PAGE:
The Project Scheduling Problem



The Project Scheduling Problem (PSP) consists in deciding who does what during the software project lifetime. It is related to the Resource-Constrained Project Scheduling (RCPS), an existing problem very popular in the literature. However, the problem defined here includes the concept of employee with salary and personal skills, also able of performing several tasks in a normal working day.


The resources considered are people with a set of skills, a salary, and a maximum dedication to the project. Formally, each person (employee) is denoted with ei where i goes from 1 to E (the number of employees). Let SK be the set of skills, and si the i-th skill for i varying from 1 to S=|SK|. The skills of the employee ei will be denoted with eisk that is a subset of SK, the monthly salary with eisa, and the maximum dedication to the project with eimd. The salary and the maximum dedication are both real numbers. The former is expressed in fictitious currency units, while the latter is the ratio between the amount of hours dedicated to the project and the full working day length of the employee. For example, a maximum dedication of 0.75 means that the employee spends at most 75% of its working day to tasks of the project. A dedication greater than 1.0 means that the employee works overtime, a quite real world feature included in our problem definition.

The tasks are denoted with ti for i from 1 to T (the number of tasks). Each task ti has a set of required skills associated to it that we denote with tisk and an effort tief expressed in person-per-month (PM). The tasks must be performed according to a Task Precedence Graph (TPG). The TPG indicates what tasks must be completed before the beginning of a new task. The TPG is an acyclic directed graph G(V,A) with a vertex set V={t1, t2, ..., tT} and an arc set A where (ti, tj) belongs to A if the task ti must be completed, with no other intervening tasks, before task tj can start.

Our objectives are to minimize the cost, the duration of the project, and the overtime of the employees. The constraints are that each task must be performed by at least one person and the set of required skills of a task must be included in the union of the skills of the employees performing the task. The number of skills measures the degree of specialization of the knowledge. That is, with a larger number of skills the knowledge needed to perform the whole software project is divided into a greater number of portions than if it needs a reduced number of skills. Two examples could be developing a software for controlling a plain (large variety of skill needed) versus programming salary sheets for the administration of a company.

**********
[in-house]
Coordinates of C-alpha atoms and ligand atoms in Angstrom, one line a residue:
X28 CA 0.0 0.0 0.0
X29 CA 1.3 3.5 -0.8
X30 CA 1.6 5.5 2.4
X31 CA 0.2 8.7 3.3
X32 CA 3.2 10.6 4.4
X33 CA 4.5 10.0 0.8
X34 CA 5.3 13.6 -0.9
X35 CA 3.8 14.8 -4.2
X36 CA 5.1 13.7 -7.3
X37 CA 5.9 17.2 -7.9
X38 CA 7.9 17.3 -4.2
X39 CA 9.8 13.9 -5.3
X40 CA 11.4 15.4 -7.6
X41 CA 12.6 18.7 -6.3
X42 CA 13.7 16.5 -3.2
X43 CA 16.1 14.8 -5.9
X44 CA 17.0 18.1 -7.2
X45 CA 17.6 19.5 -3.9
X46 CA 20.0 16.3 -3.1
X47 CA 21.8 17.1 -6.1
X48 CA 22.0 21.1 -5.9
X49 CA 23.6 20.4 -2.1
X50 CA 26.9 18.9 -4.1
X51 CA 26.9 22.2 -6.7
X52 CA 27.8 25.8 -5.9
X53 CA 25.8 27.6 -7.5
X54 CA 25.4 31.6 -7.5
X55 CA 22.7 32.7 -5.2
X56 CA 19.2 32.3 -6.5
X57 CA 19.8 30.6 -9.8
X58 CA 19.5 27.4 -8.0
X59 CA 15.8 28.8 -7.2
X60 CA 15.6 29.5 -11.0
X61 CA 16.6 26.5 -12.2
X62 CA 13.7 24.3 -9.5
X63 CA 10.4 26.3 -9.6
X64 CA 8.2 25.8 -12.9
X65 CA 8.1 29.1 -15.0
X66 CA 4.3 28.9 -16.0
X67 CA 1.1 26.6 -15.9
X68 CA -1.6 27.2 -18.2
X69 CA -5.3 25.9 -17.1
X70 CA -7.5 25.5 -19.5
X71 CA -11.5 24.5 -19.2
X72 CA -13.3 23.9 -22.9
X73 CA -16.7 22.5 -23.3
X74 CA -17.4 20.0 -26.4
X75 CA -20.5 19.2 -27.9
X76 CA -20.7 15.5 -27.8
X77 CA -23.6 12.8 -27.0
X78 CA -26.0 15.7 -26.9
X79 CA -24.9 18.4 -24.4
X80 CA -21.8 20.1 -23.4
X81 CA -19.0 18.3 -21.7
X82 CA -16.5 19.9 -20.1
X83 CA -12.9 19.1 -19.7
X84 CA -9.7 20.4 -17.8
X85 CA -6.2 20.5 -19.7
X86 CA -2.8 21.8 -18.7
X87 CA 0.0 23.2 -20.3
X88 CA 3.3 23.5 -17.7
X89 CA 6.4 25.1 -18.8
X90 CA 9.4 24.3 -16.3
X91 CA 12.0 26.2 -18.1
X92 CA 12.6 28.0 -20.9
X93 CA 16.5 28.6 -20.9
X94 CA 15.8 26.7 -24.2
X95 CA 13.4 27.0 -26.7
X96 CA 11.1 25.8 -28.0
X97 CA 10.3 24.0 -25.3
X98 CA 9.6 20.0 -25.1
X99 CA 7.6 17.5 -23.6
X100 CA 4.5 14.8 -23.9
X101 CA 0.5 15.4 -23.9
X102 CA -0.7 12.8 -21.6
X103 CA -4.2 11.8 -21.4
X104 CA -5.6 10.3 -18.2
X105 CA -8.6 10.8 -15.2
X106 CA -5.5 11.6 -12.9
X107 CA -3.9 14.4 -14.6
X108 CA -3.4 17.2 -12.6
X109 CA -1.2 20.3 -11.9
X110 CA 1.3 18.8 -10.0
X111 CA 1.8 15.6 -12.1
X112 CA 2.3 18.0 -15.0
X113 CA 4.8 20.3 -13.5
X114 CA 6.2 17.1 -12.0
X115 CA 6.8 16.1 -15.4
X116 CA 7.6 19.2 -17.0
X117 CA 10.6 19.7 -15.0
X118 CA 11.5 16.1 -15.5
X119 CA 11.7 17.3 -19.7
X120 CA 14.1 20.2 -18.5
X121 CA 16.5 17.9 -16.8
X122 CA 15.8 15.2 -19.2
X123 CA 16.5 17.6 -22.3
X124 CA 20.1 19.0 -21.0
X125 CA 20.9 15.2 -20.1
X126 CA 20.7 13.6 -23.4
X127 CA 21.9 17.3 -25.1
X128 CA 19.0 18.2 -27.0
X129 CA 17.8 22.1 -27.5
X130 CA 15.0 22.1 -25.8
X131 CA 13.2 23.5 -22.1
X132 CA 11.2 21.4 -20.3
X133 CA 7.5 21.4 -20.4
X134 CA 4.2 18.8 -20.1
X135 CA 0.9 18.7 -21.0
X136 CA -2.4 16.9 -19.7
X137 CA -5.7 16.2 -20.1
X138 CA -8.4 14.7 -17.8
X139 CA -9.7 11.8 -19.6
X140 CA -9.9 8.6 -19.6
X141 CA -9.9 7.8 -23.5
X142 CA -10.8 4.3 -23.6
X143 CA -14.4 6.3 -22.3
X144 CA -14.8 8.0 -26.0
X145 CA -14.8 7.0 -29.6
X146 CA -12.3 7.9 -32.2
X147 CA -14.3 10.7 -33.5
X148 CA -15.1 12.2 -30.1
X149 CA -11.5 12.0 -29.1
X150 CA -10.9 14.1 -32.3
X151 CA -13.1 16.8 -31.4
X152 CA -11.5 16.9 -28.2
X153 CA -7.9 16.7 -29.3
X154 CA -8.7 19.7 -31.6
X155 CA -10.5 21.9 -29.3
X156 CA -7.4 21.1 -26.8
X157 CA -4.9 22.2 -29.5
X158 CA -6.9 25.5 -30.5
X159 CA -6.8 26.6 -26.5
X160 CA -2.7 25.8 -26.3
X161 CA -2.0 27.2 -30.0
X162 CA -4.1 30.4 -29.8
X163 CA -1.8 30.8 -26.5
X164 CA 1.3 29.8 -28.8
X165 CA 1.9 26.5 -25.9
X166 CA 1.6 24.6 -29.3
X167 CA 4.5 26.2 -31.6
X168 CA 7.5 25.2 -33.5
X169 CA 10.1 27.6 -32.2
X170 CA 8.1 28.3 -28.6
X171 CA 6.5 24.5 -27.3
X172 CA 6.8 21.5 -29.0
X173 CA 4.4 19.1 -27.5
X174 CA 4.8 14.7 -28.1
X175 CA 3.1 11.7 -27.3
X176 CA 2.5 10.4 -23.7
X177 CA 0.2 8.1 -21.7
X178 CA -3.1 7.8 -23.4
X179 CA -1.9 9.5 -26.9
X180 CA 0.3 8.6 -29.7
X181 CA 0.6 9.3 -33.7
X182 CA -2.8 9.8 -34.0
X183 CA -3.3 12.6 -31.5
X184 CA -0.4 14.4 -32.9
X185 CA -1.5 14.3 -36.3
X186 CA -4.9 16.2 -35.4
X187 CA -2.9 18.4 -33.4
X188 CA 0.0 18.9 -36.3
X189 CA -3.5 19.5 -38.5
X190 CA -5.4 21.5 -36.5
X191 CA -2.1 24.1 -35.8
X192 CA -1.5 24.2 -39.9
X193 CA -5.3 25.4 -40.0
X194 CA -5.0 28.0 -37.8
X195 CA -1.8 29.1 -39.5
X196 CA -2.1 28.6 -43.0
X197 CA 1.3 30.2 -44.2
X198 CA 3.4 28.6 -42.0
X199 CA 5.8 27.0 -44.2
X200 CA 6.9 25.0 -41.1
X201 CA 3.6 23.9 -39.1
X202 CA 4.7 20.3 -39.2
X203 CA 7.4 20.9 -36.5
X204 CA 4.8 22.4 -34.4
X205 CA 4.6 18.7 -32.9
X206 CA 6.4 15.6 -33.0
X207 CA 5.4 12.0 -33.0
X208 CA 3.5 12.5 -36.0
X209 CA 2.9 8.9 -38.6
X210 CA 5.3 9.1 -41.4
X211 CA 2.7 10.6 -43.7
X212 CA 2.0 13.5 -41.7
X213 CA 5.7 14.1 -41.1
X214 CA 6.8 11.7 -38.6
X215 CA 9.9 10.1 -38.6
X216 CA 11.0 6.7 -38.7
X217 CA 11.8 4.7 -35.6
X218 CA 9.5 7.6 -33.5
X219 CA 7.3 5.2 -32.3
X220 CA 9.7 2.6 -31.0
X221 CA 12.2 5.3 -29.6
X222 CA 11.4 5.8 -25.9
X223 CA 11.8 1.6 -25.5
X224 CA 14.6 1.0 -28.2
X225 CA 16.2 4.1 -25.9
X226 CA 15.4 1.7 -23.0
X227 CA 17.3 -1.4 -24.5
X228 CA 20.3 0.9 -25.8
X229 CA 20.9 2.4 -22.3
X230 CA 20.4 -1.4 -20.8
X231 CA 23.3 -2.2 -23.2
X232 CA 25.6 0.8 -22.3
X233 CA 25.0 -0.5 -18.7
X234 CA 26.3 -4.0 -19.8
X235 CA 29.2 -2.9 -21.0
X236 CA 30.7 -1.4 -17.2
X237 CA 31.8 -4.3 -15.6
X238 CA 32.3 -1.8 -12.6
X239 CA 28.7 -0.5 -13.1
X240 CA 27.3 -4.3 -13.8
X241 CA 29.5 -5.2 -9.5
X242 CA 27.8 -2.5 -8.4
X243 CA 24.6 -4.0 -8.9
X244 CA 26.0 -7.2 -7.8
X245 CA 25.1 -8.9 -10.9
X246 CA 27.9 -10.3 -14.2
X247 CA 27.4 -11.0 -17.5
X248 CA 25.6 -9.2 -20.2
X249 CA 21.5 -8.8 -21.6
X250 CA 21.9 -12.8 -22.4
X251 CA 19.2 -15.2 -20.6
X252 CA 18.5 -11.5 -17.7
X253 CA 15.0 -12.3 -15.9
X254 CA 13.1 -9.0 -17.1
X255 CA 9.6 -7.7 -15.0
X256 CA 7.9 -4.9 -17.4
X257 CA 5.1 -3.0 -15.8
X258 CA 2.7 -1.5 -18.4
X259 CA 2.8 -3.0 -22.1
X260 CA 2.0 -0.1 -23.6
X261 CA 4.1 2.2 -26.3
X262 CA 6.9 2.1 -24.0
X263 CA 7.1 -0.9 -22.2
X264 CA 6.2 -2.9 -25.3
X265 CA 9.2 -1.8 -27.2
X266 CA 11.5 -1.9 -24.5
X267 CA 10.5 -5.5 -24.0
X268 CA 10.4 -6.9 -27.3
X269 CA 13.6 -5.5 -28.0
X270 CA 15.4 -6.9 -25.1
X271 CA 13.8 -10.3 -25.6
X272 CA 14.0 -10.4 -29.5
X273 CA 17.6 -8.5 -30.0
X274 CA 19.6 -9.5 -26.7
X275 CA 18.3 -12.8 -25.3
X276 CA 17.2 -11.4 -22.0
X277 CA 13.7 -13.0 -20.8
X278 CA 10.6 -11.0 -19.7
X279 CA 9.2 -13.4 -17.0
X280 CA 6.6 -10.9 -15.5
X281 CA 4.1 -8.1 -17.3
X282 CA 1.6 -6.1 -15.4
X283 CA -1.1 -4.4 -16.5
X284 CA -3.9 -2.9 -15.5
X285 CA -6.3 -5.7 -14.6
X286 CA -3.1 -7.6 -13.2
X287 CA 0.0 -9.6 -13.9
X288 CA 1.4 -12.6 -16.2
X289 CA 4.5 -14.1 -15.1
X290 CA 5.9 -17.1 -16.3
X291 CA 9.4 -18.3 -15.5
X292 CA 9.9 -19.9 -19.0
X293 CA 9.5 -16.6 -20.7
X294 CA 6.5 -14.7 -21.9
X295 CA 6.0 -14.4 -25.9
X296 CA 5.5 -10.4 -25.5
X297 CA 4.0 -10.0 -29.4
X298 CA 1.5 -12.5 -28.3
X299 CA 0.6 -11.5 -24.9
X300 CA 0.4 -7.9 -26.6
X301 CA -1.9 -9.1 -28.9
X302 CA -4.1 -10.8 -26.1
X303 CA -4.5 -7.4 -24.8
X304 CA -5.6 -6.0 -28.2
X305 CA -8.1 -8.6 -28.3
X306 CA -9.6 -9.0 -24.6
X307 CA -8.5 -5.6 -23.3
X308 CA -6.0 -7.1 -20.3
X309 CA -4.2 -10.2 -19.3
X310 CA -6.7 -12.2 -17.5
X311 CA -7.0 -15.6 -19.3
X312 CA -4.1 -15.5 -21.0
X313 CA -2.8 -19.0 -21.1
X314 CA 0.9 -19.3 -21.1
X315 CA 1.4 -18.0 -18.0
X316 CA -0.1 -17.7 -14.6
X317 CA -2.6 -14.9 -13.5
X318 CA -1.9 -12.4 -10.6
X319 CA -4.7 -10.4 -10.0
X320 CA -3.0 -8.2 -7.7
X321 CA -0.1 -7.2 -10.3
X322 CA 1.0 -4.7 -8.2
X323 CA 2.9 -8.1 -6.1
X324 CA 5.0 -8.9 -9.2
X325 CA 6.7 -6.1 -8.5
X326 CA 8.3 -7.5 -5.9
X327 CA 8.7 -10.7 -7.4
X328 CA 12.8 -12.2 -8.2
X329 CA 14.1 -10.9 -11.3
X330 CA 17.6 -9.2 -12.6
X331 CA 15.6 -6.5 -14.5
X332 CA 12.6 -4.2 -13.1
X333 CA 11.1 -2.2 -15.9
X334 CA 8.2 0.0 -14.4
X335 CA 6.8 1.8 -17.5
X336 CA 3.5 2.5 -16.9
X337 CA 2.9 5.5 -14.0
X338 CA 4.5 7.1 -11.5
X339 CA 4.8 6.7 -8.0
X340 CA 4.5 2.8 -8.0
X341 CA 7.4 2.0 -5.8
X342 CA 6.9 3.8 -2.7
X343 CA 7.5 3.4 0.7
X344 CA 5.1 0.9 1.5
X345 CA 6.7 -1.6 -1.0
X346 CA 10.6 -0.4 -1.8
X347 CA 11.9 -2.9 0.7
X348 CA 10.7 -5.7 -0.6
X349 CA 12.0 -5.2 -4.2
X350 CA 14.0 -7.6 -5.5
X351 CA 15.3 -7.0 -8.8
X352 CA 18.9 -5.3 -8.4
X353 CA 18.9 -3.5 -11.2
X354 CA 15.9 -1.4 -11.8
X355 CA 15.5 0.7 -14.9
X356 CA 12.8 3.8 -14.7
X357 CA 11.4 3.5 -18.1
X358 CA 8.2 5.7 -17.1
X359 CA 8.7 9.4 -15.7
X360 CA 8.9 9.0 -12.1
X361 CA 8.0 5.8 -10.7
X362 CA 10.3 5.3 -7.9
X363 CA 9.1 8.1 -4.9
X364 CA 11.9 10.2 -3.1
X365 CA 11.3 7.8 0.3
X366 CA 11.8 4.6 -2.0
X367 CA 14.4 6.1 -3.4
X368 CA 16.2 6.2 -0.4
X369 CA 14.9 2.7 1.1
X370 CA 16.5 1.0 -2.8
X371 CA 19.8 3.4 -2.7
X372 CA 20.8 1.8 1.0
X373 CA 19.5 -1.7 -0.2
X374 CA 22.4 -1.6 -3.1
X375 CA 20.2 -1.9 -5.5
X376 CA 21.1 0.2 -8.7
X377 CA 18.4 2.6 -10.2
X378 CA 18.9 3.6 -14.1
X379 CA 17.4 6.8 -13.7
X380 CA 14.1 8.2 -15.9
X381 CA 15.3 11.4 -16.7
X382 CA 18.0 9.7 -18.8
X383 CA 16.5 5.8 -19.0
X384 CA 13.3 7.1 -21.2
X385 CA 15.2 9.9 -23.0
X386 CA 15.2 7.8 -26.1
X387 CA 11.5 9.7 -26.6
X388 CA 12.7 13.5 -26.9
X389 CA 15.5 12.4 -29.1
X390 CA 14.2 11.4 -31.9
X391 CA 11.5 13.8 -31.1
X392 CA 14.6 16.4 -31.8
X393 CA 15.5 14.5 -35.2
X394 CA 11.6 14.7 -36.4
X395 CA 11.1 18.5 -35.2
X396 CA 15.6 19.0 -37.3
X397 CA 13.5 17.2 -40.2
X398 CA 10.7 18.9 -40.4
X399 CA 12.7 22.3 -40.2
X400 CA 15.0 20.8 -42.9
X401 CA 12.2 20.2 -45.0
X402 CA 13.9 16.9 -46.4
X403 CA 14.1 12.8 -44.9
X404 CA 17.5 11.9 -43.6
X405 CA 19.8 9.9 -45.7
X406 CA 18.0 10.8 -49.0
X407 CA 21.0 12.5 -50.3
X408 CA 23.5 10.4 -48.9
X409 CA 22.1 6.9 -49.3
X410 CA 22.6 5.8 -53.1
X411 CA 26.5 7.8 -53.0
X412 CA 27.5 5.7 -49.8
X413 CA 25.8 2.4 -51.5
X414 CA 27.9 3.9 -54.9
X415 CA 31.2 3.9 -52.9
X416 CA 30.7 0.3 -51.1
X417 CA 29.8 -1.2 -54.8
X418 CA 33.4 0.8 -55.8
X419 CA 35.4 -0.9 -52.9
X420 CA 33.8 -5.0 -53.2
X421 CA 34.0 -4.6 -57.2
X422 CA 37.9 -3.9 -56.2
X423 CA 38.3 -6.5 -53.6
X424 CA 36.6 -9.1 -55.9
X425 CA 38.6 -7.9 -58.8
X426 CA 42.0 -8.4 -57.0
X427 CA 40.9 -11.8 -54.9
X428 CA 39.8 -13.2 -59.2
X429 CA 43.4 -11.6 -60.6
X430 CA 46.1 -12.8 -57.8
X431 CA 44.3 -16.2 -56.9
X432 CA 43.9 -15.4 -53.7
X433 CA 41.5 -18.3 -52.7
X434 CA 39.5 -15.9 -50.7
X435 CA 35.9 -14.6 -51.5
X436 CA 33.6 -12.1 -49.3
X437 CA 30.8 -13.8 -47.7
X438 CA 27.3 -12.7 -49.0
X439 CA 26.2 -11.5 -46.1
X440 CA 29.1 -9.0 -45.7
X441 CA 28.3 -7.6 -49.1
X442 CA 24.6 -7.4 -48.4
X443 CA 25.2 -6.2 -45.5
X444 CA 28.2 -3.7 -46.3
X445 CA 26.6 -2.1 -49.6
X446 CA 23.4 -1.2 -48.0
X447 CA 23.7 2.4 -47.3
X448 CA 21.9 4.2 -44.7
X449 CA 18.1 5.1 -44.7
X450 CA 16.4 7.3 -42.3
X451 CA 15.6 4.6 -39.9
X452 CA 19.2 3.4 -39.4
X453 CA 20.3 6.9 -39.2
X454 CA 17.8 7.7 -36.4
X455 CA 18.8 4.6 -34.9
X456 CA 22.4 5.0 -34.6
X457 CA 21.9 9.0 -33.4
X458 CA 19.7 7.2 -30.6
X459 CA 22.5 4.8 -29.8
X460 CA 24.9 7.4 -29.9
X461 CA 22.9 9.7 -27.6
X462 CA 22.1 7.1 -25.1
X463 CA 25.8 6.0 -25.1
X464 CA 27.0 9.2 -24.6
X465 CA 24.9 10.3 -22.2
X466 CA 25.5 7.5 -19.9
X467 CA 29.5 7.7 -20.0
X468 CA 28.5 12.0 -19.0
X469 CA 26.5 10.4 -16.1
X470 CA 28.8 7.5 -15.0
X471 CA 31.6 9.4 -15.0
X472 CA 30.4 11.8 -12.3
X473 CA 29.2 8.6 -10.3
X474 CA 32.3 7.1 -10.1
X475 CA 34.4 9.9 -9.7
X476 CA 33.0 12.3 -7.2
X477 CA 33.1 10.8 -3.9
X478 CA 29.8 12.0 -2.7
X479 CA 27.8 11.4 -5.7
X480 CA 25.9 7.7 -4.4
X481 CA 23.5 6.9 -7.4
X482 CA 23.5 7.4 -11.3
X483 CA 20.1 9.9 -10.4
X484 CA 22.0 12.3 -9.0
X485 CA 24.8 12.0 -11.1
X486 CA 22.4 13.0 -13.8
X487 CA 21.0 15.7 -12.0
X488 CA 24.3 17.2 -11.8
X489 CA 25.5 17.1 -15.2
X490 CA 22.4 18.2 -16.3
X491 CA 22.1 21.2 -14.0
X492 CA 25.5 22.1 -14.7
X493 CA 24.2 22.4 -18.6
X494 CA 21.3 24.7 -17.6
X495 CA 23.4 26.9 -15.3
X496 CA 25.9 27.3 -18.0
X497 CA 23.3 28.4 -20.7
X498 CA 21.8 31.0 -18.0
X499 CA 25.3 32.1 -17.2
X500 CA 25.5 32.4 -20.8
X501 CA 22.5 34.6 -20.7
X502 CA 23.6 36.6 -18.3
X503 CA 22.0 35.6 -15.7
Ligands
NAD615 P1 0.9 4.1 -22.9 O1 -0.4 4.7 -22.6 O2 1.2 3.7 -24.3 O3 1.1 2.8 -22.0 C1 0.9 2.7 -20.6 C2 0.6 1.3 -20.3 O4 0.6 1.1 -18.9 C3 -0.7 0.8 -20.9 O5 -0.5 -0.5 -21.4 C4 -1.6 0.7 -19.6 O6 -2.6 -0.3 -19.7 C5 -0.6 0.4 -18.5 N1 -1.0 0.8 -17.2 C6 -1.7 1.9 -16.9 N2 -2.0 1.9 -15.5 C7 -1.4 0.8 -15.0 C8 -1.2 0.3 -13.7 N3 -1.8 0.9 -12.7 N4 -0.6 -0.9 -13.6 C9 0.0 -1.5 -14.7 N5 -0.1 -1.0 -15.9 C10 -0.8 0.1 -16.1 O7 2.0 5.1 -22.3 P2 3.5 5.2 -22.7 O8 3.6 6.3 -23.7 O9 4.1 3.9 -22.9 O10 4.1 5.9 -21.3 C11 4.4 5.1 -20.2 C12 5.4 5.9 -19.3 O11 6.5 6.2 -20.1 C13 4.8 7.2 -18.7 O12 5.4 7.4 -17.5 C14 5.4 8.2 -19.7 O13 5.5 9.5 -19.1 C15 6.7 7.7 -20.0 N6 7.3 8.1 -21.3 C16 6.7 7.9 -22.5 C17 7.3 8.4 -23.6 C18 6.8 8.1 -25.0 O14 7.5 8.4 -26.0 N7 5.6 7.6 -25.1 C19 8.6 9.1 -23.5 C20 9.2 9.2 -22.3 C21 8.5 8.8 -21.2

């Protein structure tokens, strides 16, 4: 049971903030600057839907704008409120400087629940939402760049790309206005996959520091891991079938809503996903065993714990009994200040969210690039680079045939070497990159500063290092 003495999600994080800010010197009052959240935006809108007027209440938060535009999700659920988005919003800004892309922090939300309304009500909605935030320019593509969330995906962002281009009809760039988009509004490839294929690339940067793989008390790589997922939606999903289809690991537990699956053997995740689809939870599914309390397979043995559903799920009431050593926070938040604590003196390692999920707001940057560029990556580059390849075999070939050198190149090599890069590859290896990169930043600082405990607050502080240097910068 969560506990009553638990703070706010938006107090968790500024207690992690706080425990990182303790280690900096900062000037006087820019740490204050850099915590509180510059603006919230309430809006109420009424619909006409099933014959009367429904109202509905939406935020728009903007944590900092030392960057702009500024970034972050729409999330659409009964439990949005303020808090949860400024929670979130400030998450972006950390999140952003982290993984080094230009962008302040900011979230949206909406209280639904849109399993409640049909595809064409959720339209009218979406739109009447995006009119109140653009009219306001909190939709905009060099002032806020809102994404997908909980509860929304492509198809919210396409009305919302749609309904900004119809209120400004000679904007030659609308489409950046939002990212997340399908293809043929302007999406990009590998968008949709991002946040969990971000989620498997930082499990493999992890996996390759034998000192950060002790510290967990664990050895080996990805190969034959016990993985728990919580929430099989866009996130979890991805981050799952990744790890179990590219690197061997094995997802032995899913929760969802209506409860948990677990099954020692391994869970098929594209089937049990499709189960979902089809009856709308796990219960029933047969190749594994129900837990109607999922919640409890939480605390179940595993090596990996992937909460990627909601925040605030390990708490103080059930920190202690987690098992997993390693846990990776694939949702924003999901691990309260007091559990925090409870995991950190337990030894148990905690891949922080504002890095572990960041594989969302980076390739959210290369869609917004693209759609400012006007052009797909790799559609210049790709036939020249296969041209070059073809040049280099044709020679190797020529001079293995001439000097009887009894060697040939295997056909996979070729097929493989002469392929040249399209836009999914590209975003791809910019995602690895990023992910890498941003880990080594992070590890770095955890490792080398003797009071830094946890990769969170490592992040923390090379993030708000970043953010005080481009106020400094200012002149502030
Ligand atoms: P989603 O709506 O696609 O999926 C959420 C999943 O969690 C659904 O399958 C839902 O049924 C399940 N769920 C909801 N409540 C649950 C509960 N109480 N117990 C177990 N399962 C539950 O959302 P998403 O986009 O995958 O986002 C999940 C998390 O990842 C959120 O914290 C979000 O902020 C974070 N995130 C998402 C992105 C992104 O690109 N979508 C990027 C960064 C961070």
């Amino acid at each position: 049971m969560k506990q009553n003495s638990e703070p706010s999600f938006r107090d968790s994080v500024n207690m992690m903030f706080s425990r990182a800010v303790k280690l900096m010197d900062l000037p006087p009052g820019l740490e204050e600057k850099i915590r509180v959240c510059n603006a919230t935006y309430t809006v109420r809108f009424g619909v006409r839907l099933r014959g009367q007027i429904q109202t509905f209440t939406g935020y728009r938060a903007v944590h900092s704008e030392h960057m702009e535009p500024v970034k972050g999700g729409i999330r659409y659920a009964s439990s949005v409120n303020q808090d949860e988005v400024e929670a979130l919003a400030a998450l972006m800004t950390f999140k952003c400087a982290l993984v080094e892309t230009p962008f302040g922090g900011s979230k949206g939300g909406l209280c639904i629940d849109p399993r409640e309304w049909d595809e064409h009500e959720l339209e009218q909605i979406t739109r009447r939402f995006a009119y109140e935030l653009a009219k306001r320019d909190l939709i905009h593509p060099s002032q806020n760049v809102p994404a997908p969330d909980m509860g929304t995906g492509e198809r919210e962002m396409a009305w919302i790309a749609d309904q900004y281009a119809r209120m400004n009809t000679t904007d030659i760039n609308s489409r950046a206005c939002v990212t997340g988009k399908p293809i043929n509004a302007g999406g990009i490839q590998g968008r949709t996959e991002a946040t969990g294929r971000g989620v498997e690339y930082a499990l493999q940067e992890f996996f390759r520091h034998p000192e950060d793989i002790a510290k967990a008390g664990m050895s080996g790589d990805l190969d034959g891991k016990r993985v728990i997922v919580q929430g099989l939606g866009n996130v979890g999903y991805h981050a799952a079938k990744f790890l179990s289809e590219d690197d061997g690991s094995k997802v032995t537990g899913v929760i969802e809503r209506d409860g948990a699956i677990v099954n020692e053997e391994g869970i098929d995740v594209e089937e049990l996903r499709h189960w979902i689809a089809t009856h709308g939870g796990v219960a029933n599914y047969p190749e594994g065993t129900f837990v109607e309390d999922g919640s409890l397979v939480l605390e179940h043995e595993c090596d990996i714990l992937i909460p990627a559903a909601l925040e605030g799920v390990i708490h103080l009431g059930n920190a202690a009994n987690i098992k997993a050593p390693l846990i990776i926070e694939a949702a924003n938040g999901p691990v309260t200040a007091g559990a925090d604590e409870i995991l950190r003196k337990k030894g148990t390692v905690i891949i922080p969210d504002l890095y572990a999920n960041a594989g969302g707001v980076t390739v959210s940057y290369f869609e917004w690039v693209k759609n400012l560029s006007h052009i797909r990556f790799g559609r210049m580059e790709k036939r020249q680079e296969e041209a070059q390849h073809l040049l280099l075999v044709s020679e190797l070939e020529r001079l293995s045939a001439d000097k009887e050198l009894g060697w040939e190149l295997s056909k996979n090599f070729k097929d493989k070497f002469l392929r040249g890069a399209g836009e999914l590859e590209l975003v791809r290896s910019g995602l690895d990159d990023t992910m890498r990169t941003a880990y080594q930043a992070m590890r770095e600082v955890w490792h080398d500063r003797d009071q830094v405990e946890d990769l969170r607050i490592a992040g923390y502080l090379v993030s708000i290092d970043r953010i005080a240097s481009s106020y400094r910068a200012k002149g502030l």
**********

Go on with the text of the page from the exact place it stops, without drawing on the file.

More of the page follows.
Once we know the elements of a problem instance, let us proceed to describe the elements of a solution to the problem. A solution can be represented with a matrix X=(xij) of size ExT. The element xij is the dedication degree of the employee ei to the task tj. If the employee ei performs the task tj with a 0.5 dedication degree he/she spends half of his/her working day in the task. If an employee does not perform a task he/she will have a dedication degree of 0 to that task. This information helps to compute the duration of each task and, indeed, the start and end time of each one, i.e., the time schedule of the tasks. From this schedule we can compute the duration of the project. The cost can be calculated after the duration of the tasks accounting also for the dedication and salary of the employees. Finally, the overtime of each employee can be calculated using the time schedule of the tasks and the dedication matrix X.


Instance generator

We have developed an instance generator for this problem. Click here to see the description of the generator and to get some generated instances.


Related Bibliography and Papers

[1] C.K. Chang, M.J. Christensen, T. Zhang, Genetic Algorithms for Project Management, Annals of Software Engineering 11 (2001) 107-139
[2] R. Cheng, M. Gen, Evolution Program for Resource Constrained Project Scheduling Problem, in Proceedings of the First Conference on Evolutionary Computation, 1994, pp 736-741.
[3] J. Clarke, J. Dolado, M. Harman, R. Hierons, B. Jones, M. Lumkin, B. Mitchell, S. Mancoridis, K. Rees, M. Roper, M. Shepperd, Reformulating Software Engineering as a Search Problem. Software Engineering. IEE Proceedings 150 (3) (2003) 161-175

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